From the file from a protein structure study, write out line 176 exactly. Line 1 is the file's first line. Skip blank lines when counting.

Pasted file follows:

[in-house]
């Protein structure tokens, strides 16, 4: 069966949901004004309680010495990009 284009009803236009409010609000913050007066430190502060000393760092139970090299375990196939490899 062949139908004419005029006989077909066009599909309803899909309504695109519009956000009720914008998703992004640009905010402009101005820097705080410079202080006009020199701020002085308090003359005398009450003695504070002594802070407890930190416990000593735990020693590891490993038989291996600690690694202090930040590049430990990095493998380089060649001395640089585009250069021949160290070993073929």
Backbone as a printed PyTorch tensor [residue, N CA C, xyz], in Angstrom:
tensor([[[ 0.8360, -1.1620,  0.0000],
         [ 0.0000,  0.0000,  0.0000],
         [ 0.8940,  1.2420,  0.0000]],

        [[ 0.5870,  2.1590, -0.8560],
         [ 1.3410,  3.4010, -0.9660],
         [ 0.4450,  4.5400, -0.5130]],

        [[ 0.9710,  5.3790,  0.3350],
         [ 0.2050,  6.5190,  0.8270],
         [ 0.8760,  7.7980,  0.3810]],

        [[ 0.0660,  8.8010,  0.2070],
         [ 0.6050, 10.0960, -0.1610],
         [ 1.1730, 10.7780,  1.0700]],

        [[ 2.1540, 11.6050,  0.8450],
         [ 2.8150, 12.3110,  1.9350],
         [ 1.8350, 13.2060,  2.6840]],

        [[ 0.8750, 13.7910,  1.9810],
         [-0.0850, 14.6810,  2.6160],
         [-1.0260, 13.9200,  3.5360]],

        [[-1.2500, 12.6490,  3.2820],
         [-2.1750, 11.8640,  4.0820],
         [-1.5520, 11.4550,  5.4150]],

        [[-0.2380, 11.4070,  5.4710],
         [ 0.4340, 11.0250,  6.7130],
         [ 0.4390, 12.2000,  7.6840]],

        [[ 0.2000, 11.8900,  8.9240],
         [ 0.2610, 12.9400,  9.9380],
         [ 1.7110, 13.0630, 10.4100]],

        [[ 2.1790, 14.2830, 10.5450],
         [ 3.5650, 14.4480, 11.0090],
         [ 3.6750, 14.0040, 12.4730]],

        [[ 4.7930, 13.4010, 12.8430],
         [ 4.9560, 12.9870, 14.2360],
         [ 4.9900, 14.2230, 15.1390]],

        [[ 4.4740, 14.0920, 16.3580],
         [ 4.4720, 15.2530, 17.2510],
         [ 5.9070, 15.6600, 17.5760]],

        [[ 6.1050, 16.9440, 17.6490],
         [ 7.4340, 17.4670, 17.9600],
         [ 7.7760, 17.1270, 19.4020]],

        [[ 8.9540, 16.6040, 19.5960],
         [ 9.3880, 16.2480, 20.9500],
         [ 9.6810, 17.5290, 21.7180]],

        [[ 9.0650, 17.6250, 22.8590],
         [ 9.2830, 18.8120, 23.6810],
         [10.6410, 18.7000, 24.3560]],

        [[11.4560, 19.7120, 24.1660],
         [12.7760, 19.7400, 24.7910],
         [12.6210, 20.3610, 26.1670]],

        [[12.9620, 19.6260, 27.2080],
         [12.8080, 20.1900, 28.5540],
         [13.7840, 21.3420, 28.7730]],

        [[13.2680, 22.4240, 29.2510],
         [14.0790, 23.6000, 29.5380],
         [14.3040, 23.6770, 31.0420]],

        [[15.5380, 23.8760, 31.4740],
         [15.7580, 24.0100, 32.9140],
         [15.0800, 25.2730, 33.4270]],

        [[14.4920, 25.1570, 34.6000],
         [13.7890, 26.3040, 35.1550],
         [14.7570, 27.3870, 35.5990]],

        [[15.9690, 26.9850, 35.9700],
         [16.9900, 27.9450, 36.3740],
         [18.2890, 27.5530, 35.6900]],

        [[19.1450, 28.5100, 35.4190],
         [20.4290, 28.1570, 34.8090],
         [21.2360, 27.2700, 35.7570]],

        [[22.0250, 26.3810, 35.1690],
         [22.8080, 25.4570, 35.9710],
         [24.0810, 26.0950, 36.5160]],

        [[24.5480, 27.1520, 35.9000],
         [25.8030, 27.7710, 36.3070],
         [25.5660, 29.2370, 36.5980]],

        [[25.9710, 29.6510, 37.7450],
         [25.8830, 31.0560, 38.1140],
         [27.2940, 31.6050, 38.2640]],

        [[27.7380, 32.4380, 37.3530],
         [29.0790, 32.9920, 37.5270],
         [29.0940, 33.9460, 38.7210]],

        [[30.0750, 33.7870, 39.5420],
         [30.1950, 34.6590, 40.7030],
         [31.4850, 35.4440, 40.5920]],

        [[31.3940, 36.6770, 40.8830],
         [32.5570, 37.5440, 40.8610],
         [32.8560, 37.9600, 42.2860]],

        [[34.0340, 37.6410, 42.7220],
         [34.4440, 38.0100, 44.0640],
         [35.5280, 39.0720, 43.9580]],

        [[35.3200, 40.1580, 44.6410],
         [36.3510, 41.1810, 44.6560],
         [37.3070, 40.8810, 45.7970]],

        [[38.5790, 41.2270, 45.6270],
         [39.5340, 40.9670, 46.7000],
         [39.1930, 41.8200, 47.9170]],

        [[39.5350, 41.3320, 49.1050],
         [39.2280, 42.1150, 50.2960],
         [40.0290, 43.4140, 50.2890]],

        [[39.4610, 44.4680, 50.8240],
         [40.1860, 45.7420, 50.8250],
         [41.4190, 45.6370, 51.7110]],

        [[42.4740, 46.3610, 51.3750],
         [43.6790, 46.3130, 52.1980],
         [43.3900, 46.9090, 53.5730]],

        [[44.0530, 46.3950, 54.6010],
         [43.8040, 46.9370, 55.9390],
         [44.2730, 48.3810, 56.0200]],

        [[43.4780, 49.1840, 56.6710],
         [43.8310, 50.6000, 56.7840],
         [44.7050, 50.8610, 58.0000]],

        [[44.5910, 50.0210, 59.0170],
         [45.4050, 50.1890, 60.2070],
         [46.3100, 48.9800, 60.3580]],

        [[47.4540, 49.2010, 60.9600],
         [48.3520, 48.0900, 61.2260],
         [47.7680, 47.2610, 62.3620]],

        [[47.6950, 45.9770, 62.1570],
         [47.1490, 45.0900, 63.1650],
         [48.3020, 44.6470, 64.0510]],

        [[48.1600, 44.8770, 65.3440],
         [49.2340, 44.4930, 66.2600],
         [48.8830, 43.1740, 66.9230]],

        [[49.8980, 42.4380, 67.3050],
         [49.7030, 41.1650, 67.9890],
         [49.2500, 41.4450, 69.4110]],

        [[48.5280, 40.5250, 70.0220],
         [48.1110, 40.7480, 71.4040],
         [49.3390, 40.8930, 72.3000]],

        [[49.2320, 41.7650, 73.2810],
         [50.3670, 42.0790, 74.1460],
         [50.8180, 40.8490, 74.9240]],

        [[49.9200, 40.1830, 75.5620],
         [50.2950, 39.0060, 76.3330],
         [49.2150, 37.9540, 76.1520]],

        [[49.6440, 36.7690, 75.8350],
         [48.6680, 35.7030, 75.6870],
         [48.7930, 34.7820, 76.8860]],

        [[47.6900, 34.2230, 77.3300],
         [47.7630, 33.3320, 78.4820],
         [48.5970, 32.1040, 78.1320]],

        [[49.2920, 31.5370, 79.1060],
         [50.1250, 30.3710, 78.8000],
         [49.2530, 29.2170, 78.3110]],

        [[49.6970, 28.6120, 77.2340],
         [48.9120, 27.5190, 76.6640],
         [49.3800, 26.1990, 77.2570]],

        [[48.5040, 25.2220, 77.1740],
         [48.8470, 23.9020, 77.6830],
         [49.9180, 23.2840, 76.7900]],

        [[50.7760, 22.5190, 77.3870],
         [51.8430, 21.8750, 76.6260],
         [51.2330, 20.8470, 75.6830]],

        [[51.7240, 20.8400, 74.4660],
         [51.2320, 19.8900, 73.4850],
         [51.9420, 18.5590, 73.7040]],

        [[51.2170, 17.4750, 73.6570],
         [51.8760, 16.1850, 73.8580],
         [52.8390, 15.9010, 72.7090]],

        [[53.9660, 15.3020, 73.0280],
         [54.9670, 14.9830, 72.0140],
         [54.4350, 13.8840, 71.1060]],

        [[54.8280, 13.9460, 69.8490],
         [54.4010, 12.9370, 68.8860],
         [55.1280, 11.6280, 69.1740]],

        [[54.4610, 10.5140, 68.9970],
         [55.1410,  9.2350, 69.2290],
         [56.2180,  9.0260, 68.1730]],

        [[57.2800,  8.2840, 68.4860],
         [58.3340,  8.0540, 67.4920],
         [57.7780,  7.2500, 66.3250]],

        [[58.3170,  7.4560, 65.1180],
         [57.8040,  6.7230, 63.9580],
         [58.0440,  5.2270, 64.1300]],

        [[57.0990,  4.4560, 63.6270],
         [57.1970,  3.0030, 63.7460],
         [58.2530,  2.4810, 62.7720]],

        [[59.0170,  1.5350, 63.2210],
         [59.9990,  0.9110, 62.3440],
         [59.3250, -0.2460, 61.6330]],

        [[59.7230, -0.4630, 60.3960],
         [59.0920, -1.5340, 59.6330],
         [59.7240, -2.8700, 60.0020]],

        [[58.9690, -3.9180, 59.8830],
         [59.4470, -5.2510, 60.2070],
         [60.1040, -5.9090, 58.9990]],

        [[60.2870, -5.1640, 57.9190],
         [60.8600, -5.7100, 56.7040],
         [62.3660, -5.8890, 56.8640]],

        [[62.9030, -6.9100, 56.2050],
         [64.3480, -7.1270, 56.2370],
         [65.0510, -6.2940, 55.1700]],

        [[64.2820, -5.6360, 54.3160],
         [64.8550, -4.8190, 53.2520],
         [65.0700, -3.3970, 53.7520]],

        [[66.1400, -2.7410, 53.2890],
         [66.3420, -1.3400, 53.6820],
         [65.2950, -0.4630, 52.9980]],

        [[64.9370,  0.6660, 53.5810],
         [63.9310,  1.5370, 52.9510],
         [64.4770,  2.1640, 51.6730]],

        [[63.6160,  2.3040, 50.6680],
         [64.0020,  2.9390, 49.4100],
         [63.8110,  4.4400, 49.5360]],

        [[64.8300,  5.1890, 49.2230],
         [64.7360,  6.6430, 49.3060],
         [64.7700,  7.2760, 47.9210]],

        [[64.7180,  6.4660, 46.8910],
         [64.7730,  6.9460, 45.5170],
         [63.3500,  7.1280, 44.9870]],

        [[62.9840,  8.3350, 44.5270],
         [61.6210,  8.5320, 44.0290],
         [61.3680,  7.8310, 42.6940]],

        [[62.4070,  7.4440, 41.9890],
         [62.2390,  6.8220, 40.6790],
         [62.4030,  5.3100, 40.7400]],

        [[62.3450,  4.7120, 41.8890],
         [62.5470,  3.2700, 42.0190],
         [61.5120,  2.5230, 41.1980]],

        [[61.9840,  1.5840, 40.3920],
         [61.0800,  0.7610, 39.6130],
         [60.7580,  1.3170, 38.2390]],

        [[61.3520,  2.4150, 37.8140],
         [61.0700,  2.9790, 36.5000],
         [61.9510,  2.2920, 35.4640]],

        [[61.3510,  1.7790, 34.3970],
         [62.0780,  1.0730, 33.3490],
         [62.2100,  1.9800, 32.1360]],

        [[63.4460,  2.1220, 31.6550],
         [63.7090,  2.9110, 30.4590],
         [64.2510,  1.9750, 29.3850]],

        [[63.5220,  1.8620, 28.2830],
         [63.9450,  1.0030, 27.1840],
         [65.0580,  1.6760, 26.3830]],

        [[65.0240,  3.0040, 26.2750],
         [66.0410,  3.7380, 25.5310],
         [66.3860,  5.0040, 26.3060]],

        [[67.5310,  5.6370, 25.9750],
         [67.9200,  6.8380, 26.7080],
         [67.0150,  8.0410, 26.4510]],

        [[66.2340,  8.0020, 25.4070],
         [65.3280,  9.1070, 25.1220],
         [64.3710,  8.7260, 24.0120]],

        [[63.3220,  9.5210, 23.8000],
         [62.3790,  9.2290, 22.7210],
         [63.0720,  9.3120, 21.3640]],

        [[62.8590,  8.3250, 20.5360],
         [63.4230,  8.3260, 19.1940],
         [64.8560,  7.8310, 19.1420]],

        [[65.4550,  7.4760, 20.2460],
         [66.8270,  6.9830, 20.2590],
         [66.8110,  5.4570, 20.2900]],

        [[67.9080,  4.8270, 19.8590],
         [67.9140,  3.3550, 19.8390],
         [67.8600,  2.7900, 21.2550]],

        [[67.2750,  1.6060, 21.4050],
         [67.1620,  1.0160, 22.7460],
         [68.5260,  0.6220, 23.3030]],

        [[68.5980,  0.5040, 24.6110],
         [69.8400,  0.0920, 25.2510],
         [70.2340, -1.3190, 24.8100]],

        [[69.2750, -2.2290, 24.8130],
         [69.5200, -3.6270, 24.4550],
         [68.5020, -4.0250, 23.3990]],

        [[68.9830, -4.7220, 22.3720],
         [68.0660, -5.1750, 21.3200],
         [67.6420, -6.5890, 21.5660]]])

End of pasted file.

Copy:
         [57.1970,  3.0030, 63.7460],